Bogongfjärilen is an australian moth. Like birds can navigate with the help of magnetic field. Exactly how is a mystery.
I listened, fascinated, a P1-documentary about this butterfly. The documentary ends with the main character, today a professor in Lund, happen to encounter an old professor at the university of Canberra. It's the same professor as the main character associate to an embarrassing memory. Once happened to all of his butterflies to accommodate out of its cage and lusa down the entire department. He dared not speak to malören was his fault.
immediately to the old professor must know the truth. She runs up to him and tells him that it is the researcher who released a bunch of butterflies on the department for twenty-eight years ago.
An embarrassed professor from Lund finally got to apologise, ends the documentary with satisfaction.
the Journalist seemed never to have asked himself the question whether her protagonist had no desire whatsoever to apologize. She made the decision for him, some of the Swedish motto: You must be able to talk about everything.
put words his feelings, to articulate their trauma, to get to the bottom of it that chafe IS important. There is nothing man can from birth, but something you have to practice on. Over and over again.
It does not mean that everything necessarily gets better, just one talk enough about it. Just this fact, there are many who have misunderstood in Sweden.
three Hundred emissions moths on a biological institution for three decades ago might not as a profound trauma. But there are experiences that have damaged people for life. As a fellow human, you can never force someone else to go to the bottom of them. It is a decision that each must make for yourself.
You may not know all the circumstances that may lie behind a man's decision to not talk about a certain issue.
arrive each year, thousands of people who have experienced war, oppression and authoritarian systems. The notion that one must talk about everything is not a good starting point when responding to these people.
There are things that are just going to talk about with someone who has it. Things that go to portray indirectly. Things like that simply not going to talk about, or perhaps to talk about after ten, twenty years.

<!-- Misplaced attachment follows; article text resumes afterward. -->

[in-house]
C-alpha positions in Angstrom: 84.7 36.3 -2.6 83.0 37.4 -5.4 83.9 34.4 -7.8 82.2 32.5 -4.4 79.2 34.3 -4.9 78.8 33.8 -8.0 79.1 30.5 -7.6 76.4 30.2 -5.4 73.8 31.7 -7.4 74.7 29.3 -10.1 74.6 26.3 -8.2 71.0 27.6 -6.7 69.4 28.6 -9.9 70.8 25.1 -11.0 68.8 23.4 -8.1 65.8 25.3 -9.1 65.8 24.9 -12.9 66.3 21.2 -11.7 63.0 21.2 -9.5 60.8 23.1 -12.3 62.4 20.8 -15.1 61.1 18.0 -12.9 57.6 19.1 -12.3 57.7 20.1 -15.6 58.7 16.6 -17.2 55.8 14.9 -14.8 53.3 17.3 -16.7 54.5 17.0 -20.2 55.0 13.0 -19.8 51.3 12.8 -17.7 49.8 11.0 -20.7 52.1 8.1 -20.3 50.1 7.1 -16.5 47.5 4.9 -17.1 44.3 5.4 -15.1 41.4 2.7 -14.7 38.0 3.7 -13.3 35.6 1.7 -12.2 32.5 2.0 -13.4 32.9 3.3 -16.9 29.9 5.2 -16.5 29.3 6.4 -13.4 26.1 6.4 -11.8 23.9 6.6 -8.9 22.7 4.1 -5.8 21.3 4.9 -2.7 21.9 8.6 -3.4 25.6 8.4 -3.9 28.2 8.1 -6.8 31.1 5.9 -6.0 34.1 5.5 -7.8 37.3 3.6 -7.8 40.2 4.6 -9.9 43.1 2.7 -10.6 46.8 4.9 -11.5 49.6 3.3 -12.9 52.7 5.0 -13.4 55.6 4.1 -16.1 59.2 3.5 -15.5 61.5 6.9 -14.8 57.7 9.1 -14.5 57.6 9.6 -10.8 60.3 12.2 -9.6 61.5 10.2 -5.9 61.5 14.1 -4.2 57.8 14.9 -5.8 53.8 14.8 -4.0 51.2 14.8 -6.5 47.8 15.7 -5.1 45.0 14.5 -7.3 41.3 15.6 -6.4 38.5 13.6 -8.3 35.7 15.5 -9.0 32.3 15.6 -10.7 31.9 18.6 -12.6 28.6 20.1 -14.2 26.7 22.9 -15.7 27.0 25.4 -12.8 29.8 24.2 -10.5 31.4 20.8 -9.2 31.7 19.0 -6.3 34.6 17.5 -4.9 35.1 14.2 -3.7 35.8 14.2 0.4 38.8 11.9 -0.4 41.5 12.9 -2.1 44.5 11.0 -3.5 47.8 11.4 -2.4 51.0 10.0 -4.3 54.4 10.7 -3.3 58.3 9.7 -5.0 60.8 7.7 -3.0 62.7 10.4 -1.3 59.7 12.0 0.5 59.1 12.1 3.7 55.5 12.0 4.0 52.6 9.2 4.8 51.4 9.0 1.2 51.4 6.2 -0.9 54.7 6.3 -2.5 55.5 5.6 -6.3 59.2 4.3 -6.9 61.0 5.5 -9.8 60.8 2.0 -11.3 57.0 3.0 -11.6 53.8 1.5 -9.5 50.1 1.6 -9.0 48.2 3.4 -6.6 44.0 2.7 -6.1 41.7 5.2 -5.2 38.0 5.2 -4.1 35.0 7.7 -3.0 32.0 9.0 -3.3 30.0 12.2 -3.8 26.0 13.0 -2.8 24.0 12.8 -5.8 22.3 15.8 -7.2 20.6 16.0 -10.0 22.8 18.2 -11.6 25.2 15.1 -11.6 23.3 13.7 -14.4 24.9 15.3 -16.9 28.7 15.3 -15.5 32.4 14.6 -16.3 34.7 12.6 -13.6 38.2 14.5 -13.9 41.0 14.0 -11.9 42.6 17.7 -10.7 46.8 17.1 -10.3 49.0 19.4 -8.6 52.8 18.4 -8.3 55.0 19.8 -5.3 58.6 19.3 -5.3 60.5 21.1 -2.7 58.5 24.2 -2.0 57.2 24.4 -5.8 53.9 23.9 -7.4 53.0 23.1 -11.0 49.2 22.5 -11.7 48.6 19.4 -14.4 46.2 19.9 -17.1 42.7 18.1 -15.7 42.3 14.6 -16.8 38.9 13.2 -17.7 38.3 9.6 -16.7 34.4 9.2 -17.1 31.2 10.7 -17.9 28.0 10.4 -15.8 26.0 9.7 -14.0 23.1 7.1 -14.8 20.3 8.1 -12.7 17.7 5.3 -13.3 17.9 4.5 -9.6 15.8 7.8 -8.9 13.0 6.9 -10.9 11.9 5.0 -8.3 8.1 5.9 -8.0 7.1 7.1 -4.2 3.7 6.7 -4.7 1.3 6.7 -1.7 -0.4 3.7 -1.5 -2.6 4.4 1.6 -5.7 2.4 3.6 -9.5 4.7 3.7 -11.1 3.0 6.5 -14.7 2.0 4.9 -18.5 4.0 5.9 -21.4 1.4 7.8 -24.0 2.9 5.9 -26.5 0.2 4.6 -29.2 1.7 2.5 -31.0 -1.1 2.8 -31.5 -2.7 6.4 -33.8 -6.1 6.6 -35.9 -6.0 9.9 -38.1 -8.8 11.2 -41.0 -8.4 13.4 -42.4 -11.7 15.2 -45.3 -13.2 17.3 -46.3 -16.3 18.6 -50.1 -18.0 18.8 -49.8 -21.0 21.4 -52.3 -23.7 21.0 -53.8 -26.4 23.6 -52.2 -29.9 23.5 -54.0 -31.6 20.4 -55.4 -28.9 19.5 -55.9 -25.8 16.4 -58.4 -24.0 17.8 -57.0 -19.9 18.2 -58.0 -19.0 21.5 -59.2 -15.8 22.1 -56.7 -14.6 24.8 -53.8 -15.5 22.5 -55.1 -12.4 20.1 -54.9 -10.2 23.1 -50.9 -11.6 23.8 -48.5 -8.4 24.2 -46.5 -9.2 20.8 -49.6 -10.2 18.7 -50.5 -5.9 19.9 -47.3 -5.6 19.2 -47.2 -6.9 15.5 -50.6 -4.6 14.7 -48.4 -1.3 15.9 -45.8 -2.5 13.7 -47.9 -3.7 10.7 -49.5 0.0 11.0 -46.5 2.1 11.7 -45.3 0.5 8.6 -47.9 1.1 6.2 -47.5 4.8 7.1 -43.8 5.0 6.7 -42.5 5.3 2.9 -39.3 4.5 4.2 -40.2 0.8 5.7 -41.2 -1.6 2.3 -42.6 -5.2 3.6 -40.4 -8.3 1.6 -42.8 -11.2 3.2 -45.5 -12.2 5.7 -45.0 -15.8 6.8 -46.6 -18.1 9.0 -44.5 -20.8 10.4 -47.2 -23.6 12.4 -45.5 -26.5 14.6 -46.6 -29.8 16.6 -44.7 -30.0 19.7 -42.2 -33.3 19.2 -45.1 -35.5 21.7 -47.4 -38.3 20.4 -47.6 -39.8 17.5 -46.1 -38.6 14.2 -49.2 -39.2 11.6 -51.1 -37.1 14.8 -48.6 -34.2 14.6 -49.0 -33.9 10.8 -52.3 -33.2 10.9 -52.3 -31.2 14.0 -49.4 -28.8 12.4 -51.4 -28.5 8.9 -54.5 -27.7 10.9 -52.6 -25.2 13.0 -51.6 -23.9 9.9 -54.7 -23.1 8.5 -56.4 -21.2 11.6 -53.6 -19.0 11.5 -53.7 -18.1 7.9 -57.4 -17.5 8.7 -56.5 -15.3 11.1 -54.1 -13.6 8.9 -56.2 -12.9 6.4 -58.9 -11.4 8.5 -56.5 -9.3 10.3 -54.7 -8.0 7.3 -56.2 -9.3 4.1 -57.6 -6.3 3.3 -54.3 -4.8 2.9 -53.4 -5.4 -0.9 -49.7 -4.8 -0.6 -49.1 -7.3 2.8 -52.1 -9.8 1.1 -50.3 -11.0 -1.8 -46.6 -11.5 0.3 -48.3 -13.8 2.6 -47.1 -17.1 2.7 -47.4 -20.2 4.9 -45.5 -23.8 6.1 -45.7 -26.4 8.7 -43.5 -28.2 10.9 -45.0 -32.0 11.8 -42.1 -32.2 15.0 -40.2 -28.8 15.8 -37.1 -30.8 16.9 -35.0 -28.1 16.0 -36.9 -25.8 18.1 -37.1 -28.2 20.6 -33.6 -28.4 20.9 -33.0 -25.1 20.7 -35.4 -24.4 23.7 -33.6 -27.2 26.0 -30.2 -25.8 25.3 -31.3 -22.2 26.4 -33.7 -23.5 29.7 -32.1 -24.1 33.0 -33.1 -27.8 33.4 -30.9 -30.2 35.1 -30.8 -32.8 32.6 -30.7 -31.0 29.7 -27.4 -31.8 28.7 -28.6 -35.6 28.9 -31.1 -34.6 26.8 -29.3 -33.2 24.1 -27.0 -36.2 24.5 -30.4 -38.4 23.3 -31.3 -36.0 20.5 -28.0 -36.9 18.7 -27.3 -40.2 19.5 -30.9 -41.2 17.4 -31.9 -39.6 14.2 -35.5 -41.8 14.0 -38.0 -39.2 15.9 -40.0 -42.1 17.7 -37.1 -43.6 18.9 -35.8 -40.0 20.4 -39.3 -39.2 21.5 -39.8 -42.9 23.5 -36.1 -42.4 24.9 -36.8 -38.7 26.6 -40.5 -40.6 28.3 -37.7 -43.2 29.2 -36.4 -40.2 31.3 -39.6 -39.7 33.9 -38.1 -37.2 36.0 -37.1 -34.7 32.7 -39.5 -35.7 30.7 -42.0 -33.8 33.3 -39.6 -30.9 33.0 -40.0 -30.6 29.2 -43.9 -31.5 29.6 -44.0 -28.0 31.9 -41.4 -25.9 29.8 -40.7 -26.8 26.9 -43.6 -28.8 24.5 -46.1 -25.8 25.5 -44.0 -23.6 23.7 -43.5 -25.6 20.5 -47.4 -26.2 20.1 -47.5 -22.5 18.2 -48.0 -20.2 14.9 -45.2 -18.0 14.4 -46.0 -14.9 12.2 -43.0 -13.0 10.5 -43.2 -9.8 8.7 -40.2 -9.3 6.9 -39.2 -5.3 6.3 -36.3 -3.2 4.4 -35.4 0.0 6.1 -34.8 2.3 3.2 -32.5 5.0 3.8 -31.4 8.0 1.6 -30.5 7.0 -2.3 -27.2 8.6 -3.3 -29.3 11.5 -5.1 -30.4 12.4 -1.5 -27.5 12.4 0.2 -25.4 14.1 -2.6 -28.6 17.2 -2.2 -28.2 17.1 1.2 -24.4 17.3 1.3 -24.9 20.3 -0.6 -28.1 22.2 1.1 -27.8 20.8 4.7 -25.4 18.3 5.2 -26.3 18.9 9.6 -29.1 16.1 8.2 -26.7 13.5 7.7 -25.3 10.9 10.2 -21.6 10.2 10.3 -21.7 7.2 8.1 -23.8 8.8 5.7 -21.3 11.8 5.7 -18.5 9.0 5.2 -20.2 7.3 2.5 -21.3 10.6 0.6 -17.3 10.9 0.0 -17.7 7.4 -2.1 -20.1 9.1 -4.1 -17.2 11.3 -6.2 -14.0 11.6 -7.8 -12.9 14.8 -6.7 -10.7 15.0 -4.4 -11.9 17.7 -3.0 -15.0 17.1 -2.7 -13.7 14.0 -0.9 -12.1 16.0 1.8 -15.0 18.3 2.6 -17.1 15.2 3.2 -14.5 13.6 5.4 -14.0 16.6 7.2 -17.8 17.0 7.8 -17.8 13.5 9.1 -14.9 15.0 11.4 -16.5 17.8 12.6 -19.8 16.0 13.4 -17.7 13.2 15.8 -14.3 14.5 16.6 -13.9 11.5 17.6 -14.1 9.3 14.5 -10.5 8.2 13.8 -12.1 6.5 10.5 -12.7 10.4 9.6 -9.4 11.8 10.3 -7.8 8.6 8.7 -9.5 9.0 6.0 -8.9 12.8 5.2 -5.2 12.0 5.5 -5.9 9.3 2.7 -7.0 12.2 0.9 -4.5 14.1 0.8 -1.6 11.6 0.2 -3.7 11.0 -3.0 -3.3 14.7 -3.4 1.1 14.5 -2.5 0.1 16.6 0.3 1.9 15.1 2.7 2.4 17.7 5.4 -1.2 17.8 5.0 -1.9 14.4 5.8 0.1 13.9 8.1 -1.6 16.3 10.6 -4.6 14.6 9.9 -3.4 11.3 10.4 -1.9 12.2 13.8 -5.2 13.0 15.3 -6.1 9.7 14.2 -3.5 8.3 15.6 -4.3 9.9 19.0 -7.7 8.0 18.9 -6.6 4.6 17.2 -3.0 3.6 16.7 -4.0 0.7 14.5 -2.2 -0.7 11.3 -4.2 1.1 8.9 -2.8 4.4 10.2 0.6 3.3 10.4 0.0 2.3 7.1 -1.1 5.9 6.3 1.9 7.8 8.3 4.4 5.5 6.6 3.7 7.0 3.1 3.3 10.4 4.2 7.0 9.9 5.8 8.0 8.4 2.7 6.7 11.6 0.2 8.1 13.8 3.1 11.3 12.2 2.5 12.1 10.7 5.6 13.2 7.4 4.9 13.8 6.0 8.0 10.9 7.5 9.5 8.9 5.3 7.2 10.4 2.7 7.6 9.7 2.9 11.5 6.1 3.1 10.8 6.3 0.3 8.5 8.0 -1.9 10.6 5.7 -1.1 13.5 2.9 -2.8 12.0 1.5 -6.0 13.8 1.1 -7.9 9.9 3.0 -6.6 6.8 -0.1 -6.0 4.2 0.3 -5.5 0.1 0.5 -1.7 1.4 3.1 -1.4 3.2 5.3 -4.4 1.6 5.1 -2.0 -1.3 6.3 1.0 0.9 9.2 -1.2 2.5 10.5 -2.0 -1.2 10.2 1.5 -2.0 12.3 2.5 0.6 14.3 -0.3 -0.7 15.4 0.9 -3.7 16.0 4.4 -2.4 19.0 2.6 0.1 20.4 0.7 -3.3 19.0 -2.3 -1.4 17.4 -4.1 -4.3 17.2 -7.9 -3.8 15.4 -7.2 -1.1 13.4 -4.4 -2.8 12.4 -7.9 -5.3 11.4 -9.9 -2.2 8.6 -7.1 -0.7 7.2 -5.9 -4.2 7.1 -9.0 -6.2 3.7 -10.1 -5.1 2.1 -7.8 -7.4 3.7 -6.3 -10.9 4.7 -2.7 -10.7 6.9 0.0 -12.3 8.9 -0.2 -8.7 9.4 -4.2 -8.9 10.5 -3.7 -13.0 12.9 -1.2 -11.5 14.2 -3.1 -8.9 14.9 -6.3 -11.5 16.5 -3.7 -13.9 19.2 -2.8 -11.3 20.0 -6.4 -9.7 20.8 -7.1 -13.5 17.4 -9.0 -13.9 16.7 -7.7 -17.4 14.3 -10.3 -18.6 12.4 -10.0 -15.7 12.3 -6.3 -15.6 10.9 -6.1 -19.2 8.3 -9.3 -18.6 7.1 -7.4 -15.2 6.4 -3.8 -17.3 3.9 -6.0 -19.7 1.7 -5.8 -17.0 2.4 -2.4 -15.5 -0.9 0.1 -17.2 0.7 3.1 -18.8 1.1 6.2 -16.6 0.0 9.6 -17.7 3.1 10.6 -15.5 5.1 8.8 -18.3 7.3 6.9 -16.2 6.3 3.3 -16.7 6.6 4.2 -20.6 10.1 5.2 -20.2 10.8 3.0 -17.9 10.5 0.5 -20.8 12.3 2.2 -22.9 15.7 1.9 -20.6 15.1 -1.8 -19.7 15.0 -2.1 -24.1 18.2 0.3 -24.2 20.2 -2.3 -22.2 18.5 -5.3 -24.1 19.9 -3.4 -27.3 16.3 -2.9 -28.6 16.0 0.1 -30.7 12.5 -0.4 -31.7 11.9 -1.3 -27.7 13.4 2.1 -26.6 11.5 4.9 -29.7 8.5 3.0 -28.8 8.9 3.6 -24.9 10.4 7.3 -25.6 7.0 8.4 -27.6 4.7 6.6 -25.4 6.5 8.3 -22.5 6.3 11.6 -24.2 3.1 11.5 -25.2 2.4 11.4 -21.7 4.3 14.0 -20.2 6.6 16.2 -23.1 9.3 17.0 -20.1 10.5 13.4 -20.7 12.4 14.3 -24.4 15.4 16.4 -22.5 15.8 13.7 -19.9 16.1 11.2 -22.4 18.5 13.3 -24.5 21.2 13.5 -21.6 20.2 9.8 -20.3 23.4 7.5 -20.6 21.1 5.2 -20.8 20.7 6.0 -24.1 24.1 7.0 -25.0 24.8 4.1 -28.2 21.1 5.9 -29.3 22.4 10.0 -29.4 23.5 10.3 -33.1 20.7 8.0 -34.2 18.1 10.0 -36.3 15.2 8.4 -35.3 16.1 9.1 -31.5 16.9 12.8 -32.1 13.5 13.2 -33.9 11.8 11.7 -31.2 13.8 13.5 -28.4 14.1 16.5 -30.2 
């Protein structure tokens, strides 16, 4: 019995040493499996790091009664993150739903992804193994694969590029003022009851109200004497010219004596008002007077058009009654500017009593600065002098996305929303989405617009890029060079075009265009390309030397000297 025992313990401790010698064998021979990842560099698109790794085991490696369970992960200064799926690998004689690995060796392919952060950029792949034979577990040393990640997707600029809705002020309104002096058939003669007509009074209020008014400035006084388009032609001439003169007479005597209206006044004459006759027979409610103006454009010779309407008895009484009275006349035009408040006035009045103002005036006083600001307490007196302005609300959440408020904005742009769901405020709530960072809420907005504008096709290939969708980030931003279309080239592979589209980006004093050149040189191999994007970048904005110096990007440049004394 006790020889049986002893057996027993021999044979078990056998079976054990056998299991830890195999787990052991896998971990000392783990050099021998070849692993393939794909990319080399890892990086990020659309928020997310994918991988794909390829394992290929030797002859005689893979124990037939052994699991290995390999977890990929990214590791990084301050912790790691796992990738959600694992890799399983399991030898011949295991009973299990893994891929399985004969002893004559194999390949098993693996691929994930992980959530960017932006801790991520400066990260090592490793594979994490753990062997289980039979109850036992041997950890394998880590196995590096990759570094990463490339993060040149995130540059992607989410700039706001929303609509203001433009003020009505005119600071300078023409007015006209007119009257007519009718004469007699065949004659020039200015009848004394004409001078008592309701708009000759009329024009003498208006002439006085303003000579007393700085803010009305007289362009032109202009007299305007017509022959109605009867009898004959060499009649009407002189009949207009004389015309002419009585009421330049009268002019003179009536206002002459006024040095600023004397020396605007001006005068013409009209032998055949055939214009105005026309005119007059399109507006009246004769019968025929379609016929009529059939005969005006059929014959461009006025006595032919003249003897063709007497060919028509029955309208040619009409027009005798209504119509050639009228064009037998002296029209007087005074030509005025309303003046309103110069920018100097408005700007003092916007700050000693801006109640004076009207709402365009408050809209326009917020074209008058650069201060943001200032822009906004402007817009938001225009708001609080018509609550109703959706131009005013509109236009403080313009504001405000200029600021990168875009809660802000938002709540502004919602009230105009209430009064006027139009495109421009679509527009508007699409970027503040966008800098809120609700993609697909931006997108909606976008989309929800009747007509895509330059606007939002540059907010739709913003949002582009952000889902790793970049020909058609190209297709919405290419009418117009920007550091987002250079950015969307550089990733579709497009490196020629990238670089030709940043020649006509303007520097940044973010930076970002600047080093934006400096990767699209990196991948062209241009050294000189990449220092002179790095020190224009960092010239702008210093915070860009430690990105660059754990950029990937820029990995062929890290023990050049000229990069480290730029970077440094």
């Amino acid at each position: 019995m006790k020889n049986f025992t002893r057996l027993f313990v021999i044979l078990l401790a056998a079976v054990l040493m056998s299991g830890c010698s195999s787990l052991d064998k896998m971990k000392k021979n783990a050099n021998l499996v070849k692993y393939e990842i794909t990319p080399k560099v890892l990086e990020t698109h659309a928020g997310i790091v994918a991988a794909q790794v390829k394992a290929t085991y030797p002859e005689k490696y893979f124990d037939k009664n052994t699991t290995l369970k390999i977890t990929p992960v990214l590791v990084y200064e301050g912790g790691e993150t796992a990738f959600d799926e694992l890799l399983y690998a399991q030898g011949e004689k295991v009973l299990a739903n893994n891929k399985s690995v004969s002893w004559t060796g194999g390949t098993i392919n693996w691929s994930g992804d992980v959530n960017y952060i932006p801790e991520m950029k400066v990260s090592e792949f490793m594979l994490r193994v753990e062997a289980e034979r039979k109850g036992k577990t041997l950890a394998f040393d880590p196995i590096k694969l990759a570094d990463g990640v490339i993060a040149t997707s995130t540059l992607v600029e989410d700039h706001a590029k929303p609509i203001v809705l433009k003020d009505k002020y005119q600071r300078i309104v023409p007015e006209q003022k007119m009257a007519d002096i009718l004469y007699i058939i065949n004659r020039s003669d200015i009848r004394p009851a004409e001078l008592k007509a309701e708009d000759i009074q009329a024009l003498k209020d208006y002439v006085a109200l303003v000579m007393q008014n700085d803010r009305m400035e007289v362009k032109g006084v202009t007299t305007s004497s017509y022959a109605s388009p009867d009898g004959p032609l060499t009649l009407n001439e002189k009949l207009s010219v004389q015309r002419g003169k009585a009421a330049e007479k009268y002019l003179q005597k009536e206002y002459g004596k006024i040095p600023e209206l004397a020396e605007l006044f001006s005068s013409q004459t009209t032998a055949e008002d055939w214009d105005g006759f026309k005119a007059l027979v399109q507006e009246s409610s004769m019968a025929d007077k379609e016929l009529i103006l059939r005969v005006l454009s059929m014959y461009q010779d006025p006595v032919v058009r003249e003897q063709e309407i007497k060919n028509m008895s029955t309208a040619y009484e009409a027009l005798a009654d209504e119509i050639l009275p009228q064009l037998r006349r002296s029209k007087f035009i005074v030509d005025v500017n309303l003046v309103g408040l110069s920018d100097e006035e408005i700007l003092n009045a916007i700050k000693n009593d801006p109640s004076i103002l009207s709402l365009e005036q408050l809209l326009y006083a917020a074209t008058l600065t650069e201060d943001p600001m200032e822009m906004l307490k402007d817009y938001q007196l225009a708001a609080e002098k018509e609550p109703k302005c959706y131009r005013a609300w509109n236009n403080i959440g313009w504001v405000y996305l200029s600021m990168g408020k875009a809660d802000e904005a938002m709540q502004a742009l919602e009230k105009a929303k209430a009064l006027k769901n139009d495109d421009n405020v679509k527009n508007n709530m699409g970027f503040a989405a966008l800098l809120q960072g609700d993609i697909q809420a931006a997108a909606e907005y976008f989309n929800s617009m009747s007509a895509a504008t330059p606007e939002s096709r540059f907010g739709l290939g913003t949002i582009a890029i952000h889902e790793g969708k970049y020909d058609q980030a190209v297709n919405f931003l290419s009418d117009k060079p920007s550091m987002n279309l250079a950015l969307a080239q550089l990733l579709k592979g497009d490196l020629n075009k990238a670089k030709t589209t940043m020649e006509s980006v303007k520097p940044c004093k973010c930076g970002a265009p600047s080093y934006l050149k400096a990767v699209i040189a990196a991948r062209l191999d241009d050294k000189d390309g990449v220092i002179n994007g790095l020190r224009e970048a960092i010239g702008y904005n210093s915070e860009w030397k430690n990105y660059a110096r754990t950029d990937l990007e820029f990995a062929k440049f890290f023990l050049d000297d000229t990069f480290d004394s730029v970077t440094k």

My grandpa was a war veteran from the winter war and the continuation war didn't like to talk about the war. When we grandchildren asked about it, he used to always tell me the same stories. If it was so cold at the front that the hair froze solid in the ground when they slept in a tent. About how it was to get home the horse when the war finally was over.
He never spoke about the terrible dödsskräck he must have experienced. I have read about the latter, including in Benedict Zilliacus books. Grandpa could not express it, he didn't even want to try. He wanted to forget.
I Myself am saddened by how little I know about my grandfather's war experiences. I would have great use of it now to understand the people I meet in my job. And I would like to know how it was, because he was my grandfather, who survived by chance, and that he survived, I am here.
But one thing grandpa taught me: That it is not always those who talk the most about their traumas to listen to.
In Russia, war veterans become so impregnated with the wartime propaganda effort that the interviews they give on the Day of victory is often completely empty. They just repeats the same pompous phrases. Nothing about how how it was, there they have stashed away, at the bottom of a dim consciousness of whither the door is closed. The veterans know that these stories are not welcome in today's Russia, and no one would still understand them.
But the stories are. That tour is much documented.
To put words on things is important. It is important to at least try.
So simply you can, as far as you can.
Read more texts by Anna-Lena Laurén here . For example, this: ”No, we finns are not the least bit happy.”